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Oxytocin promotes intuitive rather than deliberated cooperation with the in-group

Ten Velden, Femke S., Daughters, Katie and De Dreu, Carsten K. W. 2017. Oxytocin promotes intuitive rather than deliberated cooperation with the in-group. Hormones and Behavior 92 , pp. 164-171. 10.1016/j.yhbeh.2016.06.005

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Abstract

A contribution to a special issue on Hormones and Human Competition. In intergroup settings, individuals prefer cooperating with their in-group, and sometimes derogate and punish out-groups. Here we replicate earlier work showing that such in-group bounded cooperation is conditioned by oxytocin and extend it by showing that oxytocin-motivated in-group cooperation is intuitive rather than deliberated. Healthy males (N = 65) and females (N = 129) self-administered intranasal placebo or 24 IU oxytocin in a double-blind placebo-controlled between-subjects design, were assigned to a three-person in-group (that faced a 3-person out-group), and given an endowment from which they could contribute to a within-group pool (benefitting the in-group), and/or to a between-group pool (benefitting the in-group and punishing the out-group). Prior to decision-making, participants performed a Stroop Interference task that was either cognitively taxing, or not. Cognitively taxed individuals kept less to themselves and contributed more to the within-group pool. Furthermore, participants receiving placebo contributed more to the within-group pool when they were cognitively taxed rather than not; those receiving oxytocin contributed to the within-group pool regardless of cognitive taxation. Neither taxation nor treatment influenced contributions to the between-group pool, and no significant sex differences were observed. It follows that in intergroup settings (i) oxytocin increases in-group bounded cooperation, (ii) oxytocin neither reduces nor increases out-group directed spite, and (iii) oxytocin-induced in-group cooperation is independent of cognitive taxation and, therefore, likely to be intuitive rather than consciously deliberated.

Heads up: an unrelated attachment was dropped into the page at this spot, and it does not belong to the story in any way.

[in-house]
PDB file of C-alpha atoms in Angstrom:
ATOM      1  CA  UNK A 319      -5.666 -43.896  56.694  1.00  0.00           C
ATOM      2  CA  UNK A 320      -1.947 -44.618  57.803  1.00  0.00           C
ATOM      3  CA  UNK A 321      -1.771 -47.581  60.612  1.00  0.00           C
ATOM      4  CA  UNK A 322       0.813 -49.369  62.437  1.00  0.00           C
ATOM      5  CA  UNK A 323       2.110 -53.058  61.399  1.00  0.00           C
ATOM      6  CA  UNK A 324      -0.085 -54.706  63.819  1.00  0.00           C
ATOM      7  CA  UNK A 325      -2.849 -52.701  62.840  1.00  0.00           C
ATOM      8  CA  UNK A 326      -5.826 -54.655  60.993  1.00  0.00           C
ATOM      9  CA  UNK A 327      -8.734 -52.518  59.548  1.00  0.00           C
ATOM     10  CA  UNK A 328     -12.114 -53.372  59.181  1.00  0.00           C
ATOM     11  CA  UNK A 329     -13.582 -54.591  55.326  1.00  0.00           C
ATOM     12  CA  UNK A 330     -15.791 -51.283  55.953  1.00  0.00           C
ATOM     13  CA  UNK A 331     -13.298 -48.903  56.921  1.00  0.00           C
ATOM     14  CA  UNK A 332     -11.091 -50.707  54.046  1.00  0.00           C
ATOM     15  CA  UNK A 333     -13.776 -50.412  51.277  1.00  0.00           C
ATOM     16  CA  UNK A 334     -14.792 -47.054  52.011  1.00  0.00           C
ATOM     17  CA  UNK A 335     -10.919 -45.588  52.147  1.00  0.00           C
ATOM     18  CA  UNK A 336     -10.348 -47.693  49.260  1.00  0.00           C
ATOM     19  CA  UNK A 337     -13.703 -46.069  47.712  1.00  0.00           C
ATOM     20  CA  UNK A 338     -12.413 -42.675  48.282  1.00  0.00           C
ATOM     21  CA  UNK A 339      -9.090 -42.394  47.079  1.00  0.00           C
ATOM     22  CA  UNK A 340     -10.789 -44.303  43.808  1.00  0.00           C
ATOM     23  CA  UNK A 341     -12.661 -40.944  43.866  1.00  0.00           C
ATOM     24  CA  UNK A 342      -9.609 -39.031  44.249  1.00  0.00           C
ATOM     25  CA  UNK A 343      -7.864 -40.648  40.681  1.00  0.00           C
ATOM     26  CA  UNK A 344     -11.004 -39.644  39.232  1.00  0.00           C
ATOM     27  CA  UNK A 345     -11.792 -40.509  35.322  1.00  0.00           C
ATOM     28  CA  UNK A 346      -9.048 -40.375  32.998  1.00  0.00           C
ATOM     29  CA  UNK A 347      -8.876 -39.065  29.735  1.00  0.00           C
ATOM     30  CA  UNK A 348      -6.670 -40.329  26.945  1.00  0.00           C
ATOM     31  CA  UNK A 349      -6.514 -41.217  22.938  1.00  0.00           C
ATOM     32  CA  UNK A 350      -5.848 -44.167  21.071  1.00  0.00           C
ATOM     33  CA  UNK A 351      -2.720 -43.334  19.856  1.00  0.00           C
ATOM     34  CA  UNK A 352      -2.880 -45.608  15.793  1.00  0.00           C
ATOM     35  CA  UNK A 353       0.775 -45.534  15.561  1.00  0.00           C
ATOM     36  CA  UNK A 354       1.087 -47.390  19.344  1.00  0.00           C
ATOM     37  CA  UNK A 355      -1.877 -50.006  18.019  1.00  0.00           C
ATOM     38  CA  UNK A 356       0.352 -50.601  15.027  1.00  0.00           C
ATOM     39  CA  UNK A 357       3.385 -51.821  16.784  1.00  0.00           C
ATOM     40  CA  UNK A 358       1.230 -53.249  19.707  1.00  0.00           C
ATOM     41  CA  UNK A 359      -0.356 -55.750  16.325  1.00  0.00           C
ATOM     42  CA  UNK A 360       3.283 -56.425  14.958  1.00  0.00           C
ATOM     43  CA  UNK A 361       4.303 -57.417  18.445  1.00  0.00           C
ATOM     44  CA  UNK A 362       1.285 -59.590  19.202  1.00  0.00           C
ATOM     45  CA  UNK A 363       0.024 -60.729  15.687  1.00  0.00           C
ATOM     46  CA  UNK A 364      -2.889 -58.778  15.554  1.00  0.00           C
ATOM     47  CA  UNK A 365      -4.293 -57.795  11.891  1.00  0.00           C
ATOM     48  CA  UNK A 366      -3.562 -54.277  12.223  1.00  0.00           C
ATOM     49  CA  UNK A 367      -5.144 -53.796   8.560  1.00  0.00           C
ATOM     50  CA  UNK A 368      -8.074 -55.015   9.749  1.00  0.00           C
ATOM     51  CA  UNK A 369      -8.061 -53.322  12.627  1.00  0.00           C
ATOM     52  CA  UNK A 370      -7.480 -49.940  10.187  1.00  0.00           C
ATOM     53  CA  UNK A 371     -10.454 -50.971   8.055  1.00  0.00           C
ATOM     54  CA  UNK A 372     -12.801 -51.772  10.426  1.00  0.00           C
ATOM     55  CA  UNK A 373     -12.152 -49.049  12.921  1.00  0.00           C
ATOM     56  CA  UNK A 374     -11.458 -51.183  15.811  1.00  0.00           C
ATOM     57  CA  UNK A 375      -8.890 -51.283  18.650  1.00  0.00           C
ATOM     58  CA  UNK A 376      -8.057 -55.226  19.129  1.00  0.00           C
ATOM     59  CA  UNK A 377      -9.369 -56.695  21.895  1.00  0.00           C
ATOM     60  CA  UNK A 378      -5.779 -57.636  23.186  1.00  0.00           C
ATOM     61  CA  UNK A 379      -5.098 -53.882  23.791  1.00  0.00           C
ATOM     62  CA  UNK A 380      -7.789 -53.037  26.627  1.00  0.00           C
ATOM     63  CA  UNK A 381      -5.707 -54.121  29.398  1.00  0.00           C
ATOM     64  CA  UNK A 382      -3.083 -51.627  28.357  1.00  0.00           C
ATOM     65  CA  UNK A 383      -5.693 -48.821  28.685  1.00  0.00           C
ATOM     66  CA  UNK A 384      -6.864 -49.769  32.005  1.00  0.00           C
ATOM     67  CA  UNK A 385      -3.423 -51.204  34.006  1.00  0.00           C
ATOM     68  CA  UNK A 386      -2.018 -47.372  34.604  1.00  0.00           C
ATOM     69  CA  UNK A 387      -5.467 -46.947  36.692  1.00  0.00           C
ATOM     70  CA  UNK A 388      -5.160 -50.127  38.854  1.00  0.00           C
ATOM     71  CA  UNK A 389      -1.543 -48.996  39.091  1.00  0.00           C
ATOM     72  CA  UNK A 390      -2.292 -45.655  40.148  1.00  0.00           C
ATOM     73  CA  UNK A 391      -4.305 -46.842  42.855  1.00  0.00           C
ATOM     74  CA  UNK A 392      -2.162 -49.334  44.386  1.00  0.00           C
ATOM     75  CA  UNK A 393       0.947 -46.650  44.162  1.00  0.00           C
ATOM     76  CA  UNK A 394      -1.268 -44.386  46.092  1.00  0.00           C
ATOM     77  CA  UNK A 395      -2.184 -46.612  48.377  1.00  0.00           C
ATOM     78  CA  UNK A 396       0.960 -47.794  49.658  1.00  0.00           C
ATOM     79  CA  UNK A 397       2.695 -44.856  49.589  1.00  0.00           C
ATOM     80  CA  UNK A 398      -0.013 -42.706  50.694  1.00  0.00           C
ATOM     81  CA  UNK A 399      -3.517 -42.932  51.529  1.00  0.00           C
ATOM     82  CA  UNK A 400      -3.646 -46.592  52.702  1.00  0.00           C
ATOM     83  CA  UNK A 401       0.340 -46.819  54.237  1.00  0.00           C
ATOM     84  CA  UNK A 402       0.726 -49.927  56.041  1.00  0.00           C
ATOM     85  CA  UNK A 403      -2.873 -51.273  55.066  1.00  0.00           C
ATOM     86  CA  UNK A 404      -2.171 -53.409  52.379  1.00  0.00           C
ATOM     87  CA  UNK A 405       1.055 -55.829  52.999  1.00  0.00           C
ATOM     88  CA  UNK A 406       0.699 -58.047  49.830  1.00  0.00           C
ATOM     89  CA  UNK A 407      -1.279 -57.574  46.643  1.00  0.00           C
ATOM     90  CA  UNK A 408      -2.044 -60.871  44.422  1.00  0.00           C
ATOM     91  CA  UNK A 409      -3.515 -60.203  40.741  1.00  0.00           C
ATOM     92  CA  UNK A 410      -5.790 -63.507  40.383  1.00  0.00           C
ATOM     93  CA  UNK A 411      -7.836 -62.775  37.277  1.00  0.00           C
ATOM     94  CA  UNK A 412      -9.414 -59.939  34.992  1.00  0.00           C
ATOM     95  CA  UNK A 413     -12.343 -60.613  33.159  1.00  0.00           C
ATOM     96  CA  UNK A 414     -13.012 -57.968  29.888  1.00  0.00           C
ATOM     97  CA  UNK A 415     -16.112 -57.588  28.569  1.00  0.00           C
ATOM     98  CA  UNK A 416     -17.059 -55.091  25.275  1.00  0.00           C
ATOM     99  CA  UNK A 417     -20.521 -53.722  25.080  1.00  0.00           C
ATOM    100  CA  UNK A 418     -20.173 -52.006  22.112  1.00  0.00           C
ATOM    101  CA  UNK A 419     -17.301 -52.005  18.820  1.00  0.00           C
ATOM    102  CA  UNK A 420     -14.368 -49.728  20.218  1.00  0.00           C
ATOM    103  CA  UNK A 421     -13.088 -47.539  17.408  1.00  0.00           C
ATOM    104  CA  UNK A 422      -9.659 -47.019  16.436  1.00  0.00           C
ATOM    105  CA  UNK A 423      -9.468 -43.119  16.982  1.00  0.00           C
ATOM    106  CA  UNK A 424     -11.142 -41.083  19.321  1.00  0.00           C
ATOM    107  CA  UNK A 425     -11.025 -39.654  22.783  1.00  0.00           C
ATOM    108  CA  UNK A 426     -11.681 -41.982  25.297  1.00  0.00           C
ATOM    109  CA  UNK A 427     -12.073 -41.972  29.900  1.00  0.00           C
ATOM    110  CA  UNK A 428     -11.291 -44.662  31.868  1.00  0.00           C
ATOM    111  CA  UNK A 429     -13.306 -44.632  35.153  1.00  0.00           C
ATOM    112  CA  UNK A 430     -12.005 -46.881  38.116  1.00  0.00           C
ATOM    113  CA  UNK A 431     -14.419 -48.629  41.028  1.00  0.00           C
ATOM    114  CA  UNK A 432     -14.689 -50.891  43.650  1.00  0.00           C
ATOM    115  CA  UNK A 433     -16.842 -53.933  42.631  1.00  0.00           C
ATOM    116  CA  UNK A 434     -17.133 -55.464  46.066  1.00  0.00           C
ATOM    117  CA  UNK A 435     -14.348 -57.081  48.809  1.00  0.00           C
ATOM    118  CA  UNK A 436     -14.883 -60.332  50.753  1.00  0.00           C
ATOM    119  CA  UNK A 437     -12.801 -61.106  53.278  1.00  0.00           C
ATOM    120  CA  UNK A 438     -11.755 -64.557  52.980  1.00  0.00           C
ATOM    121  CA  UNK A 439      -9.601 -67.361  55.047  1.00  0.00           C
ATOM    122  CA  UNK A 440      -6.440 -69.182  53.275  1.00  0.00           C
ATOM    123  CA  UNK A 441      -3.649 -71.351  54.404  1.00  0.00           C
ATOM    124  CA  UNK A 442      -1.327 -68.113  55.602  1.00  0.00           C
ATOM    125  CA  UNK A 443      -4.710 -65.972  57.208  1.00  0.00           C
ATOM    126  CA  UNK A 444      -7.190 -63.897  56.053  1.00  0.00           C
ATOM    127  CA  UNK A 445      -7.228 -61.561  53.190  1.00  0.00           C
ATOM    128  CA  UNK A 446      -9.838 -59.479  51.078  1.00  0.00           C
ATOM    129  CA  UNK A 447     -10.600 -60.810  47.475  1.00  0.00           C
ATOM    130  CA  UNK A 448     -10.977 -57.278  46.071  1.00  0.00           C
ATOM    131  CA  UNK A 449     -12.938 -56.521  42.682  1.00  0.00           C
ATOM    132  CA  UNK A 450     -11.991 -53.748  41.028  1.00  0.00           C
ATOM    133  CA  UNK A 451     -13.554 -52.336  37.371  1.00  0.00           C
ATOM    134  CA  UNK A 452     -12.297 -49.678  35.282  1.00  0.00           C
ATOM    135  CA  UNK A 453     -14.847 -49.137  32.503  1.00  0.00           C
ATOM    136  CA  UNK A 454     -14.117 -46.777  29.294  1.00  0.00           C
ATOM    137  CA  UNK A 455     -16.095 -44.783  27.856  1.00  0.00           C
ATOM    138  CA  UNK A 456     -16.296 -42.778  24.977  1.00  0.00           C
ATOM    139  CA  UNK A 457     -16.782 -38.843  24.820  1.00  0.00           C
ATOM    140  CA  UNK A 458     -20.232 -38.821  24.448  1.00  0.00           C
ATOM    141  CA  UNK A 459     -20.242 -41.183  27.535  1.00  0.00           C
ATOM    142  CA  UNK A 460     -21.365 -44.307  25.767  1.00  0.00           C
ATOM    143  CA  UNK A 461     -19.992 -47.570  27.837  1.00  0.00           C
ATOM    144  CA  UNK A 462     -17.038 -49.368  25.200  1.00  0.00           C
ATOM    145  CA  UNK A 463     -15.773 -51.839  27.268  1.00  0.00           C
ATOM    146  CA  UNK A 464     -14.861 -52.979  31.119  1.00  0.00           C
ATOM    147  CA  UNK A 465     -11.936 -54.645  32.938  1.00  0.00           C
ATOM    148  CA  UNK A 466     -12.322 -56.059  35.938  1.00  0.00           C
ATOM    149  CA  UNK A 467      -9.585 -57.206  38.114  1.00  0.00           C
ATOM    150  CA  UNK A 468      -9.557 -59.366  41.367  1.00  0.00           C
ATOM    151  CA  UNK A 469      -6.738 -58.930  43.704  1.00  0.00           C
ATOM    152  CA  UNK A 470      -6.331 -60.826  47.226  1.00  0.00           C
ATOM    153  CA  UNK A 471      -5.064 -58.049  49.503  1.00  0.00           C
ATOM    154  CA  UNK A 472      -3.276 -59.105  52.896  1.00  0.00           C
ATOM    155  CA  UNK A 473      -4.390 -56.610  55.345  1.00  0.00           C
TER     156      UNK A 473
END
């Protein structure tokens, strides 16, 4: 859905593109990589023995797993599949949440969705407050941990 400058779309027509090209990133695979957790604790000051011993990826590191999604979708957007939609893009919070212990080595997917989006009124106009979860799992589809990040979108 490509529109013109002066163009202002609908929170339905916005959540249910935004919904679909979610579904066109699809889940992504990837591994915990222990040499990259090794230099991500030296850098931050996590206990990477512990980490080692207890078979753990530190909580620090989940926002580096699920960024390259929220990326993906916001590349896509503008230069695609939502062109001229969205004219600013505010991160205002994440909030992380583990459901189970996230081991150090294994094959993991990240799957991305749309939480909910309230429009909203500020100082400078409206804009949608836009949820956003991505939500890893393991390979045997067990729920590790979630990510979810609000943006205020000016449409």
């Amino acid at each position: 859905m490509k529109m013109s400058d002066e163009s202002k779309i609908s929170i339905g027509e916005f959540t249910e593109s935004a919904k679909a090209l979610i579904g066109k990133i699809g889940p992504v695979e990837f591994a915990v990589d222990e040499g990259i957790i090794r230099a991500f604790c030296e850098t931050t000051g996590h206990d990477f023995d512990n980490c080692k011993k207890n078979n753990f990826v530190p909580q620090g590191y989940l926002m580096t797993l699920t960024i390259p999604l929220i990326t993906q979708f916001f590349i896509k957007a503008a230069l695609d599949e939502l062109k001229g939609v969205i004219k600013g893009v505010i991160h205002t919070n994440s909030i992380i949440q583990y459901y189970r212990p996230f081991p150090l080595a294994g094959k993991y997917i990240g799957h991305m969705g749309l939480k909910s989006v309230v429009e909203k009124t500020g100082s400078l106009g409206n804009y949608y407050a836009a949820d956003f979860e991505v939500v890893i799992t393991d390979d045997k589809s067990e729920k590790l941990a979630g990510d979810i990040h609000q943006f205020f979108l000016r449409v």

Item Type: Article
Date Type: Publication
Status: Published
Schools: Neuroscience and Mental Health Research Institute (NMHRI)
Subjects: B Philosophy. Psychology. Religion > BF Psychology
Uncontrolled Keywords: Neuroendocrinology; Intergroup settings; In-group cooperation; Dual systems
Publisher: Elsevier
ISSN: 0018-506x
Funders: ESRC
Date of Acceptance: 7 June 2016
Last Modified: 19 Oct 2019 02:34
URI: http://orca.cf.ac.uk/id/eprint/96545

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